George Pataki, former governor of New York, leaves the stage after speaking during the Republican Party of Iowa's Lincoln Dinner in Des Moines, Iowa, May 16, 2015.
Photo by Daniel Acker/Bloomberg/Getty

Experienced GOP presidential candidates the first to quit

And then there were 12.
Former New York Gov. George Pataki announced he is ending his 2016 presidential campaign in a message to GOP voters that aired on NBC News affiliates in the early primary states of New Hampshire, Iowa and South Carolina.
“While tonight is the end of my journey for the White House as I suspend my campaign for president, I am confident we can elect the right person,” Pataki said.
There’s no real point in scrutinizing Pataki’s failure too closely, since most Americans, even those following the presidential race with passive interest, probably forgot he was running. The former governor had no support in the polls, no meaningful campaign operation, and very little money. His departure from the stage will have no impact on the overall race.
What is important, however, is to consider Pataki’s difficulties as a candidate in the broader context. It’s easy to forget, but on paper, he looked like a very credible contender: Pataki is a former mayor, a former state lawmaker, and the former three-term governor of one of the nation’s largest states. In a crowded field, few could boast of this kind of resume.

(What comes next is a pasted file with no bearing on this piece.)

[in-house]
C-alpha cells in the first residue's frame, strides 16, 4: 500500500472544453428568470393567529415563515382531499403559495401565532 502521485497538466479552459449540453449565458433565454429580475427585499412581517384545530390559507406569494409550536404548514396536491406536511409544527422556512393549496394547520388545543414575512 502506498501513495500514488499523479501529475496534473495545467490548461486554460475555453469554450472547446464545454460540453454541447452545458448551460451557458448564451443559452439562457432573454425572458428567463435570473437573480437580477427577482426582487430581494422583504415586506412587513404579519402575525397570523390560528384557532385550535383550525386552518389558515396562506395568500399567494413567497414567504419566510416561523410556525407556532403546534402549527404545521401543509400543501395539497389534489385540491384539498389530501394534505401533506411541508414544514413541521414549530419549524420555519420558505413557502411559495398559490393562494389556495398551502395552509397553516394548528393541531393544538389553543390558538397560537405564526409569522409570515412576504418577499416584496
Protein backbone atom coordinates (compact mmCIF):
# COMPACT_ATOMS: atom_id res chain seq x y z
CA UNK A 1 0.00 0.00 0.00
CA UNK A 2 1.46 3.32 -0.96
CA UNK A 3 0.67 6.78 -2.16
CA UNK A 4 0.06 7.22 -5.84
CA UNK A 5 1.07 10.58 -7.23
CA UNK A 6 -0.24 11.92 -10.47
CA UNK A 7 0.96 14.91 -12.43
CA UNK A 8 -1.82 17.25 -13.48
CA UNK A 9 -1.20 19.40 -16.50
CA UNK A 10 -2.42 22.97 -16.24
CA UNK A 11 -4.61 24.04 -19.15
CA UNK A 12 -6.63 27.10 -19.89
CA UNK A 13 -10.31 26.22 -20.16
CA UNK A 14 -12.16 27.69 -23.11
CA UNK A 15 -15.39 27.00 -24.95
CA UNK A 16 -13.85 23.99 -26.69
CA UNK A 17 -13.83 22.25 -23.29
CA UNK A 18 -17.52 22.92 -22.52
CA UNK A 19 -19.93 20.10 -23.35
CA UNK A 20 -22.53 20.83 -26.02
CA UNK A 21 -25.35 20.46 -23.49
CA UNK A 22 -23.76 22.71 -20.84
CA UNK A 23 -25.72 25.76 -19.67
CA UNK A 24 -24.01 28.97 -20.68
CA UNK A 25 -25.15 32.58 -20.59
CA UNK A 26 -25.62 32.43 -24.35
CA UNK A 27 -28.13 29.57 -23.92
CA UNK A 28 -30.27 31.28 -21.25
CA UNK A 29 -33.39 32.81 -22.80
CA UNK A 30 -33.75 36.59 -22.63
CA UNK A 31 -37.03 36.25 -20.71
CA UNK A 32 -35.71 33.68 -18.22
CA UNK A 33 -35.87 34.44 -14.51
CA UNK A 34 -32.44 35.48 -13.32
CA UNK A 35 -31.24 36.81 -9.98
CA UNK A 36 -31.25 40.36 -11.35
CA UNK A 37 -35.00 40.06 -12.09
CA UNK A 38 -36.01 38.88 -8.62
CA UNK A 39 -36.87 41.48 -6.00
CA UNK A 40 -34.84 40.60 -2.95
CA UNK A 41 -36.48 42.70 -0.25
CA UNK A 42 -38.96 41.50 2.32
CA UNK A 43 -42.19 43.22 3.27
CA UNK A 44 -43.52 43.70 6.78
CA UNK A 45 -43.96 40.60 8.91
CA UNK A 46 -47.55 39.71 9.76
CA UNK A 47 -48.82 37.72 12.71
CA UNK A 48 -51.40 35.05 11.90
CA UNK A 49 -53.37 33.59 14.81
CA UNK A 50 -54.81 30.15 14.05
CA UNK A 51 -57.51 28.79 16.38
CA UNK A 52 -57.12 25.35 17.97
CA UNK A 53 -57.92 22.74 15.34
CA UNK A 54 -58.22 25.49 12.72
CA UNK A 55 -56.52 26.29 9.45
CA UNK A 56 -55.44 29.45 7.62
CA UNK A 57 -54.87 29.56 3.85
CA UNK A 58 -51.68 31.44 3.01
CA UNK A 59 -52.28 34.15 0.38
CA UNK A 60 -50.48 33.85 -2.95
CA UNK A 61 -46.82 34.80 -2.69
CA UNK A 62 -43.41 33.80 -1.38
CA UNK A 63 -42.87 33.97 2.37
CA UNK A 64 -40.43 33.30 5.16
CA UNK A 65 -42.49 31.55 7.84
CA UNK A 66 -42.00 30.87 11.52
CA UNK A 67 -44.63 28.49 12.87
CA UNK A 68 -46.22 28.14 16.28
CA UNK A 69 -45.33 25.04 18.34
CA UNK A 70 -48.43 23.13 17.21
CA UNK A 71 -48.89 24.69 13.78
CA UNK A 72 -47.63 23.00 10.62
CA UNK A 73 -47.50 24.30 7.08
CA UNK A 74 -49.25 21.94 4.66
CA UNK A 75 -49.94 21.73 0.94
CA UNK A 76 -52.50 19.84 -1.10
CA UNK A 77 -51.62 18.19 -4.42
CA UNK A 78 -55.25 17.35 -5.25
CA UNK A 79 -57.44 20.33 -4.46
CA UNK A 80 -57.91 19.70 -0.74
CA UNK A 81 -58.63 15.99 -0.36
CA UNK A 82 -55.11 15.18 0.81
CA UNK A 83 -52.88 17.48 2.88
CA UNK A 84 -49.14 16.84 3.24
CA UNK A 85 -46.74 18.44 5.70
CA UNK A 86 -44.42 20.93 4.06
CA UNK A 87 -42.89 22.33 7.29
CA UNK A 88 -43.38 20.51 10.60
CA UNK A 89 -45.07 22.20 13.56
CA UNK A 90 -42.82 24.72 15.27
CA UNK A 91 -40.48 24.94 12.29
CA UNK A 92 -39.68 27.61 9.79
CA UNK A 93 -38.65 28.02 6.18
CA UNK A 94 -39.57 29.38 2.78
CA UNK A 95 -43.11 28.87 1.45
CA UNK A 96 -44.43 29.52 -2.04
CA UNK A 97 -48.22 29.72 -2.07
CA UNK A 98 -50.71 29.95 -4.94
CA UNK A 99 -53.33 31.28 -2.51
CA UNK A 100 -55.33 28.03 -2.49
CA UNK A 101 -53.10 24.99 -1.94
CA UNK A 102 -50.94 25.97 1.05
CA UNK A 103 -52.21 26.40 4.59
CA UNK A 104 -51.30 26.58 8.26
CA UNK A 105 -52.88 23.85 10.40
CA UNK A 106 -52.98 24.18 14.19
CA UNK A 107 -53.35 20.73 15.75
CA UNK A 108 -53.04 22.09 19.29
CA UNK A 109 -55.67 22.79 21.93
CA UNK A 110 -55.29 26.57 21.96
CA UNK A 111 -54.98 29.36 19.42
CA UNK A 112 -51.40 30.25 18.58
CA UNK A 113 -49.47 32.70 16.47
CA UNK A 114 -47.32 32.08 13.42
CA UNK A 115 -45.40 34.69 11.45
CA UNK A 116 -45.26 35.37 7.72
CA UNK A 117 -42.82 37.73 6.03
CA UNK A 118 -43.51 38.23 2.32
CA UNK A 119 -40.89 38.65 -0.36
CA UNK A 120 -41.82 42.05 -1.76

But in 2016, experienced candidates with real qualifications for national office are doomed.
Following up on a point we’ve been kicking around for months, I put together this chart in October showing the years of experience in government for the original field of 17 Republican presidential candidates (before anyone had dropped out). I’ve updated it this morning with arrows pointing to the candidates who’ve quit.
It’s hard to miss the point: of the six most experienced candidates in the Republicans’ 2016 field, five were forced from the race before a single vote was cast.
What’s more, for all the talk about the GOP’s “deep bench” of qualified governors, four of the five candidates who’ve quit – Perry, Walker, Jindal, and Pataki – are current or former governors.
We’re looking at a political climate in which Republican voters just aren’t impressed with qualifications for national office. Pataki never stood a chance.